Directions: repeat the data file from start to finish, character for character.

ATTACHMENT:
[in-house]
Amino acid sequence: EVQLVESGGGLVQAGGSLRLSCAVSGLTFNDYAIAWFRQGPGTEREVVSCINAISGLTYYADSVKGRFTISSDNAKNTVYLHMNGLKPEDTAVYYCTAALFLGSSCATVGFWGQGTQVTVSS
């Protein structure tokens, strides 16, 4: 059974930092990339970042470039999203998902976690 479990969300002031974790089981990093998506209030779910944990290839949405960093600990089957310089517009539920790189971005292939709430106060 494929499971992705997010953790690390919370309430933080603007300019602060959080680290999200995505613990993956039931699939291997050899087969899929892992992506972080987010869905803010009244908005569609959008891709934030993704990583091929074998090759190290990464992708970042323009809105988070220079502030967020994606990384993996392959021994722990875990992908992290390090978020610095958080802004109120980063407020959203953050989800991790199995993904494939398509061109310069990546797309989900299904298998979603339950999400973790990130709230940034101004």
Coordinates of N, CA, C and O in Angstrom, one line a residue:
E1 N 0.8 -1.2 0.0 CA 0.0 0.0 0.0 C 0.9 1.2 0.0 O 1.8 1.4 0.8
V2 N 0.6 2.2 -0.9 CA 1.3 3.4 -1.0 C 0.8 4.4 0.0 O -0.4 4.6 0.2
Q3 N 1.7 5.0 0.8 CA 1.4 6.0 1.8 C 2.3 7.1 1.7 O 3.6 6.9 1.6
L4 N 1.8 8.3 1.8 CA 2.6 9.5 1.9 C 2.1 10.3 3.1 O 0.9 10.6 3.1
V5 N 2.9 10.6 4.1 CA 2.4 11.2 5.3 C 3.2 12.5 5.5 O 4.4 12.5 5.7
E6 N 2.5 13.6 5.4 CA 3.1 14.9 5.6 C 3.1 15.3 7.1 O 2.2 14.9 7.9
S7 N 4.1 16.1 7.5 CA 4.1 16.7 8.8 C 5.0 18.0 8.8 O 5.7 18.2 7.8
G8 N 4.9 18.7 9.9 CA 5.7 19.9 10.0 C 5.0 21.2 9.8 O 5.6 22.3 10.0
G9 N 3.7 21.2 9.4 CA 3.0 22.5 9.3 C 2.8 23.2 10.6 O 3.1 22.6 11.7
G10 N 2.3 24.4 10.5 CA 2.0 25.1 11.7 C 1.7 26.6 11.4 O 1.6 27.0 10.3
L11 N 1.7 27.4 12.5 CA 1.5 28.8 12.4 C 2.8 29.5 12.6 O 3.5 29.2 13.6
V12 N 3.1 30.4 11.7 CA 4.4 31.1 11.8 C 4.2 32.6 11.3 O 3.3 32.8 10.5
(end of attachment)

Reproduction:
[in-house]
Amino acid sequence: EVQLVESGGGLVQAGGSLRLSCAVSGLTFNDYAIAWFRQGPGTEREVVSCINAISGLTYYADSVKGRFTISSDNAKNTVYLHMNGLKPEDTAVYYCTAALFLGSSCATVGFWGQGTQVTVSS
């Protein structure tokens, strides 16, 4: 059974930092990339970042470039999203998902976690 479990969300002031974790089981990093998506209030779910944990290839949405960093600990089957310089517009539920790189971005292939709430106060 494929499971992705997010953790690390919370309430933080603007300019602060959080680290999200995505613990993956039931699939291997050899087969899929892992992506972080987010869905803010009244908005569609959008891709934030993704990583091929074998090759190290990464992708970042323009809105988070220079502030967020994606990384993996392959021994722990875990992908992290390090978020610095958080802004109120980063407020959203953050989800991790199995993904494939398509061109310069990546797309989900299904298998979603339950999400973790990130709230940034101004």
Coordinates of N, CA, C and O in Angstrom, one line a residue:
E1 N 0.8 -1.2 0.0 CA 0.0 0.0 0.0 C 0.9 1.2 0.0 O 1.8 1.4 0.8
V2 N 0.6 2.2 -0.9 CA 1.3 3.4 -1.0 C 0.8 4.4 0.0 O -0.4 4.6 0.2
Q3 N 1.7 5.0 0.8 CA 1.4 6.0 1.8 C 2.3 7.1 1.7 O 3.6 6.9 1.6
L4 N 1.8 8.3 1.8 CA 2.6 9.5 1.9 C 2.1 10.3 3.1 O 0.9 10.6 3.1
V5 N 2.9 10.6 4.1 CA 2.4 11.2 5.3 C 3.2 12.5 5.5 O 4.4 12.5 5.7
E6 N 2.5 13.6 5.4 CA 3.1 14.9 5.6 C 3.1 15.3 7.1 O 2.2 14.9 7.9
S7 N 4.1 16.1 7.5 CA 4.1 16.7 8.8 C 5.0 18.0 8.8 O 5.7 18.2 7.8
G8 N 4.9 18.7 9.9 CA 5.7 19.9 10.0 C 5.0 21.2 9.8 O 5.6 22.3 10.0
G9 N 3.7 21.2 9.4 CA 3.0 22.5 9.3 C 2.8 23.2 10.6 O 3.1 22.6 11.7
G10 N 2.3 24.4 10.5 CA 2.0 25.1 11.7 C 1.7 26.6 11.4 O 1.6 27.0 10.3
L11 N 1.7 27.4 12.5 CA 1.5 28.8 12.4 C 2.8 29.5 12.6 O 3.5 29.2 13.6
V12 N 3.1 30.4 11.7 CA 4.4 31.1 11.8 C 4.2 32.6 11.3 O 3.3 32.8 10.5